BASEBALL URBAN LEGEND: Walter Johnson reenacted a mythical George Washington coin toss.
Parson Weems' "A History of the Life and Death, Virtues and Exploits of General George Washington" invented what is perhaps the most famous George Washington anecdote, the tale of young George confessing to cutting down a cherry tree despite knowing that he would most likely be punished severely for his actions.
However, Weems also invented a few other Washington anecdotes, including the time young George threw a silver dollar (since they didn't actually have silver dollars, it "must" have been a piece of slate the size of a silver dollar) across the Rappahannock river.
In 1936, Hall of Fame pitcher Walter "The Big Train" Johnson decided that he would do in real life what Washington only did in myth.
Did Johnson manage to throw a silver dollar across the Rappahannock river?
On top of being one of the greatest pitchers in the history of Major League Baseball (Johnson threw in the 90s when essentially no one was throwing in the 90s), Walter Johnson was also an amiable, easygoing person.
I recently wrote about how Johnson gladly went along with "farce games" on the last game of the season when his team, the Washington Senators and their opponents were out of the pennant race, where he would effectively throw batting practice so that the fans could see a lot of runs scored. So it is no surprise that he went along with this publicity stunt.
February 22, 1936 was the 204th anniversary of George Washington's birth. The people of Fredericksburg, Virginia (where George Washington moved to when he was six years old and stayed for the rest of his adolescence) chose to have a grand celebration of Washington's birthday that year.
They decided to particularly celebrate the myths from Parson Weems' history of Washington. They planted 200 cherry trees. Plus they decided to have the great Walter Johnson demonstrate whether Washington's mythological toss was even physically possible. Johnson, by this time, had been retired as a pitcher for nearly a decade (his final season was in 1927). He also had recently finished up his second career as a professional baseball manager, managing his former team, the Washington Senators, from 1929 to 1932 and the Cleveland Indians from 1933 to 1935.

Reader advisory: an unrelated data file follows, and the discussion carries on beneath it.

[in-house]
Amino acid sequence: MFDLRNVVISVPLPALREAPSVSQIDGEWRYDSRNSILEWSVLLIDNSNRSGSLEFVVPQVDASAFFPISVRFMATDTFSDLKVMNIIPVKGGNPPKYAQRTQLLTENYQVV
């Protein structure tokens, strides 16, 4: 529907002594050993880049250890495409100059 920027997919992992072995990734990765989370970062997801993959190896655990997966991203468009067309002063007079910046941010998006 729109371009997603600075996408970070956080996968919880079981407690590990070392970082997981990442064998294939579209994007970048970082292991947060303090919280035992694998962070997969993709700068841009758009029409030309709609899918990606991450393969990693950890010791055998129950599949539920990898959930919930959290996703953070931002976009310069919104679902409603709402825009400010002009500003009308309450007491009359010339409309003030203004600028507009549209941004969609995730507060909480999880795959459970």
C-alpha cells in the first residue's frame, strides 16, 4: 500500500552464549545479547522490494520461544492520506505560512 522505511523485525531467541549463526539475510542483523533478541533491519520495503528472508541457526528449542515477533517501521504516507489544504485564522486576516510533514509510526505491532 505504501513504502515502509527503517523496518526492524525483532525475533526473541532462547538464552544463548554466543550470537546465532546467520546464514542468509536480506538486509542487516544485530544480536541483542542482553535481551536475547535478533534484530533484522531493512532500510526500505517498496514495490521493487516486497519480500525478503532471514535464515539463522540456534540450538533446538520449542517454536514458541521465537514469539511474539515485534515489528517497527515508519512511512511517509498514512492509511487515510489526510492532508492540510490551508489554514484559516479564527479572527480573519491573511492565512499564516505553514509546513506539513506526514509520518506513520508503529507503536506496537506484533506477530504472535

Johnson retired to his family farm in Germantown, Md. In early February 1936, Johnson was informed that he was a part of the inaugural class in the Baseball Hall of Fame (along with Babe Ruth, Ty Cobb, Honus Wagner and Christy Mathewson). So Johnson was riding high when he agreed to attempt to duplicate Washington's mythological feat. Johnson was 48 at the time, long past his pitching prime. He practiced for weeks leading up to the event. He sent an amusing message to the people of Fredericksburg leading up to the event, "I am practicing with a dollar against my barn door. Arm getting stronger, barn door weaker."
Representative Sol Bloom of New York, chairman of the Washington Bi-Centennial Committee, put odds of 20-1 against Johnson achieving the feat. Bloom also noted that the width of the river was much greater during Washington's childhood, stating that it was 1,320 feet wide back then as compared to the current 372 feet width (Bloom's measurements were questioned by many, with one local attorney noting that if that was the actual width, then Fredericksburg would have been underwater back then). Bloom did donate a 1796 silver dollar, though, to show that there were no hard feelings.
Even though the bank of the river was covered with snow and ice, more than a thousand people showed up to cheer Johnson on (plus roughly three thousand on the other side of the river, hoping to catch the coin). Johnson had three silver dollars. Two for practice throws and then a third "official" coin, engraved with the day's date and Johnson's name.
Johnson's first throw fell short.
His second coin, though, made it over, as did his third and only "official" throw. The crowd rejoiced and Johnson proved that the feat could be achieved. Johnson's throw was likely 386 feet (I've seen it listed as 286, but that's with people listing the river as being 272 feet wide. A bunch of different contemporary accounts I've found all say 372 feet, so I believe the modern tellings just got the number wrong).
Amusingly, New York Yankees Hall of Fame first baseman, Lou Gehrig, then still an active player, made light of the event a day earlier. Gehrig stood on the shore of the Hudson River, at a point where the other side was 400 feet away. Gehrig had five silver dollars. He missed the shore on the first four before finally reaching the other side on his fifth dollar, ending up an estimated 30 feet inland on the other shore.
The legend is... STATUS: True.
Thanks to an uncredited author in Sports Illustrated for their article on the event.
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